Self-identity is more than just a concept. It’s a right, and the struggle to maintain it transcends all racial, geographical, and ideological lines. Whether you’re from the olive groves of Palestine or the Black communities of America, the struggle for a self-identity is one and the same. Sometimes, it takes an awkward and unexpected situation to realize that, but only then can you appreciate how universal the struggle for an identity really is.
Not too long ago, I joined my laboratory supervisor for a pick-up basketball game at the campus athletic center. As I entered the locker room, I mentally recited my one and only rule: keep your eyes down and your mouth sealed. Sorry, but skimpy white towels mean ultra exposure, and ultra exposure makes me uncomfortable.
I tried my hardest to keep to myself, but a man sitting silently on a bench behind me overheard my brief and somewhat political conversation with my supervisor and asked if I was Egyptian. I told him I wasn’t and that I was Palestinian. He chuckled and called me an Arafat-guy. Figuring this conversation wasn’t going anywhere, I waved goodbye and made my way to the door. But he caught me at the last second.
I’m with the Palestinians. They’re fighting for their self-identity. Nothing wrong with that. See we… we already lost ours.
For the next ten minutes, we discussed the similarities between the Black struggle in America and the Palestinian struggle in the Occupied Territories. He reminded me of prominent Black leaders paving the way for social equality. I reminded him of prominent Palestinian leaders speaking out against Apartheid. He reminded me of Black American citizens non-violently protesting segregation and exploitation. I reminded him of entire Palestinian cities rallying against oppression and occupation. He reminded me of White police officers attacking Blacks with dogs, batons, and high-pressure water hoses. I reminded him of Israeli soldiers attacking Palestinians with tear-gas canisters, drones, and tanks.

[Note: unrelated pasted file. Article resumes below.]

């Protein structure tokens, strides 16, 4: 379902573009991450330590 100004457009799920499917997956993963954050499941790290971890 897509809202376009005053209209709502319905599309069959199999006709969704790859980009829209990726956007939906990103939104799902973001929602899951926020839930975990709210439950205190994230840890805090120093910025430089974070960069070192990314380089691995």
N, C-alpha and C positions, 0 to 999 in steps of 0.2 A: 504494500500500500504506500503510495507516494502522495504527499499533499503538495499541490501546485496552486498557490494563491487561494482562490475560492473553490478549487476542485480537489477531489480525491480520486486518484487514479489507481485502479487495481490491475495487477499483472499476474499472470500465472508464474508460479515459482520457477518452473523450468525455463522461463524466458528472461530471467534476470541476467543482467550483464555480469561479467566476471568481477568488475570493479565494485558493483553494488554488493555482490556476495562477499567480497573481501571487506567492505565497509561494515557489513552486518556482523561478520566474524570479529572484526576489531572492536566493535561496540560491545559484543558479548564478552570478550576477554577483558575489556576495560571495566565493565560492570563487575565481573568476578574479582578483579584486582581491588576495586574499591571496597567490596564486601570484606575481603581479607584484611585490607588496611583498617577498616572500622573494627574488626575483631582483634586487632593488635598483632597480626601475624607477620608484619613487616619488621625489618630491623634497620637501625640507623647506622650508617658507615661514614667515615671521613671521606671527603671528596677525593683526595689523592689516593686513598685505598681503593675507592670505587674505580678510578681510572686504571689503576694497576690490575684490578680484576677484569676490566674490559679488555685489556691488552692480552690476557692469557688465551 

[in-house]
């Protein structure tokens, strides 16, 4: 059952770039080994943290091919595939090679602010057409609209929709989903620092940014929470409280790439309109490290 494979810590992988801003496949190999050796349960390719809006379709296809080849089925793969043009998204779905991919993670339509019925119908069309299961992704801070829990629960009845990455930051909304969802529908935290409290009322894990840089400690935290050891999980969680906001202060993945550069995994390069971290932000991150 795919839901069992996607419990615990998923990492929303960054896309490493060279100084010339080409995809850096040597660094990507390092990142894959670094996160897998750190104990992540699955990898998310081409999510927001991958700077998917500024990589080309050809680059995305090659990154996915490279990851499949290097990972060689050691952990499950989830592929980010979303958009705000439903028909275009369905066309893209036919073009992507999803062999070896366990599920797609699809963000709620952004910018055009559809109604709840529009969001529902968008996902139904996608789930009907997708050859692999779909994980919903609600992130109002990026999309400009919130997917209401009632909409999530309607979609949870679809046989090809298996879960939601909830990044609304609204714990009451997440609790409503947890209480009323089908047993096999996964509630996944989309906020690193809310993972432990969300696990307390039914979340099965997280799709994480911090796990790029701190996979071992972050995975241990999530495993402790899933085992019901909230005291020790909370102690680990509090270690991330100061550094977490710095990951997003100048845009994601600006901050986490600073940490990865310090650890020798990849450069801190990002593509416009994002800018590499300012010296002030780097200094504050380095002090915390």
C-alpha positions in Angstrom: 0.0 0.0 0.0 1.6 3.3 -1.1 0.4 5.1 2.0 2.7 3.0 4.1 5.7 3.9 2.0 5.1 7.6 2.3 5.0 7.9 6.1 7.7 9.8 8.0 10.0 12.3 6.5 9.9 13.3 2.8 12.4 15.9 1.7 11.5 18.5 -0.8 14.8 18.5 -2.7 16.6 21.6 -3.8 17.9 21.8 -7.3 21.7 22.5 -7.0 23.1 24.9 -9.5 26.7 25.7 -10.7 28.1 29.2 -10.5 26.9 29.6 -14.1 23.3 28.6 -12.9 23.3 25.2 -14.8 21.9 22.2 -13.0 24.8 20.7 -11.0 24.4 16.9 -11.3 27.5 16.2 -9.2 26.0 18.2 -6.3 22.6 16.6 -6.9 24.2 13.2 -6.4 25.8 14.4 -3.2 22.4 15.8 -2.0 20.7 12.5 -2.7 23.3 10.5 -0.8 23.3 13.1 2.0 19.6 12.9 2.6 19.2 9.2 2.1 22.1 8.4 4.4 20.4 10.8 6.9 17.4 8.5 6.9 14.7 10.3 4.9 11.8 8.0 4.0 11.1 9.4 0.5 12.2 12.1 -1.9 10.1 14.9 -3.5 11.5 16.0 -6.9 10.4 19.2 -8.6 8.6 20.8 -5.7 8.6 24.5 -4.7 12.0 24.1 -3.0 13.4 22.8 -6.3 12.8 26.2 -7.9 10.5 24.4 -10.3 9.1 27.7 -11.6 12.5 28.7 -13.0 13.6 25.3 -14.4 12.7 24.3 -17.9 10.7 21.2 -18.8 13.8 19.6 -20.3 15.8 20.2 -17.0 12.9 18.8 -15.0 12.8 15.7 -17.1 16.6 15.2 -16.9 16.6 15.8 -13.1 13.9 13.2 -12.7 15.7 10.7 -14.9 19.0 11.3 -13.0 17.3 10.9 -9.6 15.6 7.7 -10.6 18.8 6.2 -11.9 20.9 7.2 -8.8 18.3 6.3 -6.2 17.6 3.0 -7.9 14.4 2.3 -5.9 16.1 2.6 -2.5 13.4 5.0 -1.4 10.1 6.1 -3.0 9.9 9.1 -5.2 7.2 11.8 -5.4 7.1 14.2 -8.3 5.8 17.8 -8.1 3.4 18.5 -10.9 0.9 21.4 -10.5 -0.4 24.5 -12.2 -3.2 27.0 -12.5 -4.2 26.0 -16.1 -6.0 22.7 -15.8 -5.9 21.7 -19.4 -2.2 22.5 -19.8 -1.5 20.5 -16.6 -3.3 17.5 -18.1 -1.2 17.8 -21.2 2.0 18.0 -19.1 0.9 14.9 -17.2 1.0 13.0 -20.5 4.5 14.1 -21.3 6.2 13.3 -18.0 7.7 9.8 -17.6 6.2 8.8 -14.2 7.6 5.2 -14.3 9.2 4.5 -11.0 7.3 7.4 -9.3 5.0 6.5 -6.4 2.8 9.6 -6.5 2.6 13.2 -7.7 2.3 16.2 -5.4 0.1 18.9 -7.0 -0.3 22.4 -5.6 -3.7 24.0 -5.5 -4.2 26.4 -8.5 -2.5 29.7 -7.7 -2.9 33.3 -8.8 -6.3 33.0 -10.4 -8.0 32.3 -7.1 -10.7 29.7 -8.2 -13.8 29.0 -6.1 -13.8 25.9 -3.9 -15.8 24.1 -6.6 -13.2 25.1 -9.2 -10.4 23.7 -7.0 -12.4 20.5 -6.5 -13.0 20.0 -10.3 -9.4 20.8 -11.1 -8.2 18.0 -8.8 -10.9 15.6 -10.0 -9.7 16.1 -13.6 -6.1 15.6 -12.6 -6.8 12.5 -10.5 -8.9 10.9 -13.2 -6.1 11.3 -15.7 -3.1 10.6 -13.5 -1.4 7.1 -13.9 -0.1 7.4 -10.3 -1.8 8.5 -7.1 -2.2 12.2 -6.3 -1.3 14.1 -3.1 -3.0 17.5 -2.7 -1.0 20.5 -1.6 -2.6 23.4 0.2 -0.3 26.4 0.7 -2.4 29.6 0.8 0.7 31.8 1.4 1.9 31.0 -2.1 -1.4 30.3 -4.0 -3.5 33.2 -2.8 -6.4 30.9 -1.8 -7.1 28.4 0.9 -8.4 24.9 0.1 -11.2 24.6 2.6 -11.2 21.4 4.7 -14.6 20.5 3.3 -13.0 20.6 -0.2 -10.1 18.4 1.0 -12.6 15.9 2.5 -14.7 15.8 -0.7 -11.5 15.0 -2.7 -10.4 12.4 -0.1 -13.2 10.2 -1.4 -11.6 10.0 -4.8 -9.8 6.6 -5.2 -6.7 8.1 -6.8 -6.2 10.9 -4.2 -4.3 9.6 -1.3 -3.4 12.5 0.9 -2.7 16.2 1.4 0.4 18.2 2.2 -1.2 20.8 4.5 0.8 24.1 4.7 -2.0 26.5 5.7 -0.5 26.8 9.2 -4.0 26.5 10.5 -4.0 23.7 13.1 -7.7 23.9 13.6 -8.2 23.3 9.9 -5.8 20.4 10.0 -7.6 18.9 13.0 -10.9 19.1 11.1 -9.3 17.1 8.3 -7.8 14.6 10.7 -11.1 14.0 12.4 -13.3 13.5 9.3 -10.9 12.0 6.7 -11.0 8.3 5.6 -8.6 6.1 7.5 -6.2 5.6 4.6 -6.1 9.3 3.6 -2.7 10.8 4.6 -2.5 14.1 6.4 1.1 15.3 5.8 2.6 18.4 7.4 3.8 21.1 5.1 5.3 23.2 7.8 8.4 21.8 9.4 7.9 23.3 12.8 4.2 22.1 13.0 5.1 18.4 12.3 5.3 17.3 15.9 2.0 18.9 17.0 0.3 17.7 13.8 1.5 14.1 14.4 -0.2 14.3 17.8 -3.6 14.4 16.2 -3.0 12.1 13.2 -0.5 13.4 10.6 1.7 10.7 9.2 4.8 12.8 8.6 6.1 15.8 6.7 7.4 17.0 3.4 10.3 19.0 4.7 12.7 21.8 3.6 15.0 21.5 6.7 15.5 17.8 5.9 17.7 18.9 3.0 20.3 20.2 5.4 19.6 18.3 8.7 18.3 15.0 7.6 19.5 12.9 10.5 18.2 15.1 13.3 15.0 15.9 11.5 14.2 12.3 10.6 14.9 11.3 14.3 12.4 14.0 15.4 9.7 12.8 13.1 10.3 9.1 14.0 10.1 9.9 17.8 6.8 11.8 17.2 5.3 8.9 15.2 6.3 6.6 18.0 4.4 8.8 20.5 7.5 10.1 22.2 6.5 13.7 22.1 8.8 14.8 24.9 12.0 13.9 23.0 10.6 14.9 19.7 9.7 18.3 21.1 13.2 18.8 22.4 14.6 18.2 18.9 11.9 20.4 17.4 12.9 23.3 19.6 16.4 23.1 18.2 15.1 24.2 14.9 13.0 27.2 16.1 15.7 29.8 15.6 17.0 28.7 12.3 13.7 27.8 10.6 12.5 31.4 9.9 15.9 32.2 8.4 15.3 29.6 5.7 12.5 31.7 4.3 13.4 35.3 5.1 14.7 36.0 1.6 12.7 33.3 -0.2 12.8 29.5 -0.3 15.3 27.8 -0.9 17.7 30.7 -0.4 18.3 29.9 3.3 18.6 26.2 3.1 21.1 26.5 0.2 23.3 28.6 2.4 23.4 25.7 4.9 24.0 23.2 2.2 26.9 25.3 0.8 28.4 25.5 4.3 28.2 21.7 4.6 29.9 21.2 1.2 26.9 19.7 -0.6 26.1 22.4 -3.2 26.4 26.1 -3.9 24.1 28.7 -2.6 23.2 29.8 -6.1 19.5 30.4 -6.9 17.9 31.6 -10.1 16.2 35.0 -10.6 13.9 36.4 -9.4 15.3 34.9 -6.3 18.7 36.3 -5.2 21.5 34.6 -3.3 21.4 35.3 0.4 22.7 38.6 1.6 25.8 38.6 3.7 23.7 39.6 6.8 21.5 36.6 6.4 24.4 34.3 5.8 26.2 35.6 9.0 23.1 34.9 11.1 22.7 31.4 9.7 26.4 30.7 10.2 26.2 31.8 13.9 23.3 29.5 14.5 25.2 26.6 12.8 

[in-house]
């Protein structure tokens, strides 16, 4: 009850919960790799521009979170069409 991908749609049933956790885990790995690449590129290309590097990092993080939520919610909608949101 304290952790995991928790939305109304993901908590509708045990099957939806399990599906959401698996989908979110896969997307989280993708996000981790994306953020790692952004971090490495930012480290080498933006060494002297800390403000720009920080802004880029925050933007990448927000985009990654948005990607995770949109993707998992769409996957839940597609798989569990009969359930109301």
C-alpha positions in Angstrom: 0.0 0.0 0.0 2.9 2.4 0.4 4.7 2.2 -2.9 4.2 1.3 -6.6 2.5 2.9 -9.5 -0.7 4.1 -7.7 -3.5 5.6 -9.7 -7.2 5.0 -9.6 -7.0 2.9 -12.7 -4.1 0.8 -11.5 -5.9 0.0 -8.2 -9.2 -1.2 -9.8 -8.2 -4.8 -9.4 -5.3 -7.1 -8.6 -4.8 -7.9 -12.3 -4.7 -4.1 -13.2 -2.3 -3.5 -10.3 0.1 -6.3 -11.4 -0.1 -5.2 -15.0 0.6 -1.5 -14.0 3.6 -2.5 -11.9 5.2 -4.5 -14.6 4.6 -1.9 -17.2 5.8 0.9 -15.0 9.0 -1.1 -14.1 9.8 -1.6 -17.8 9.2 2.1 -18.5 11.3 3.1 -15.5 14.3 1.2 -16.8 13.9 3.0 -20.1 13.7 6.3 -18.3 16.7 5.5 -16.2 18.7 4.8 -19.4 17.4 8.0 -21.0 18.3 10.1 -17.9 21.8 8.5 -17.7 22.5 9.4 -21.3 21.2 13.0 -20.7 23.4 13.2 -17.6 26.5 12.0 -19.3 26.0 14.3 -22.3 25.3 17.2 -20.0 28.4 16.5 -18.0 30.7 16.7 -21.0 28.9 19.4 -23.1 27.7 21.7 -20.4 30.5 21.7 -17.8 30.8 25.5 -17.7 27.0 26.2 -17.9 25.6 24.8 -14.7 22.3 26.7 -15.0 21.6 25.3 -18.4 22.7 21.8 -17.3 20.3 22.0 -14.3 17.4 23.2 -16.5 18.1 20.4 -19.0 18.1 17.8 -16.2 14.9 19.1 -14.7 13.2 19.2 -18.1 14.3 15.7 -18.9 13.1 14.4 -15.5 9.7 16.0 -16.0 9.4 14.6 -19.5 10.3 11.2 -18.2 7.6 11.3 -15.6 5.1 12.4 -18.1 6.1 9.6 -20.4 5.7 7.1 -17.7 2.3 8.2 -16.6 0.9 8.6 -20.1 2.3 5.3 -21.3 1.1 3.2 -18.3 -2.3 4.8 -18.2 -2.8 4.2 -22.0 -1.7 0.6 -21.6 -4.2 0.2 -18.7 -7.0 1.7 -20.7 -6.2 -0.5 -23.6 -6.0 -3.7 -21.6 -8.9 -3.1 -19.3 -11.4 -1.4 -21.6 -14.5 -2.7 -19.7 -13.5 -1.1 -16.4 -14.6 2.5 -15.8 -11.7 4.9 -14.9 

He stressed the importance of unification and activism, and how without them, Blacks might still be forced to live under Jim Crow laws. He’s right, of course. If it weren’t for the noble activism of thousands of like-minded and passionate Black Americans from the North and South, I wouldn’t be speaking to him right now. Only until recently, the Black struggle for equality was won after enduring decades of humiliation, provocation, degradation, and segregation.
But the man quickly countered and expressed his concern that even though the physical struggle is over, Blacks are still stripped of their identity. I disagreed and told him the struggle never ended. As long as peoples’ self-identities are suppressed, whether it be for Palestinians or for Blacks in California or for Armenians in Europe, the universal struggle still lives on.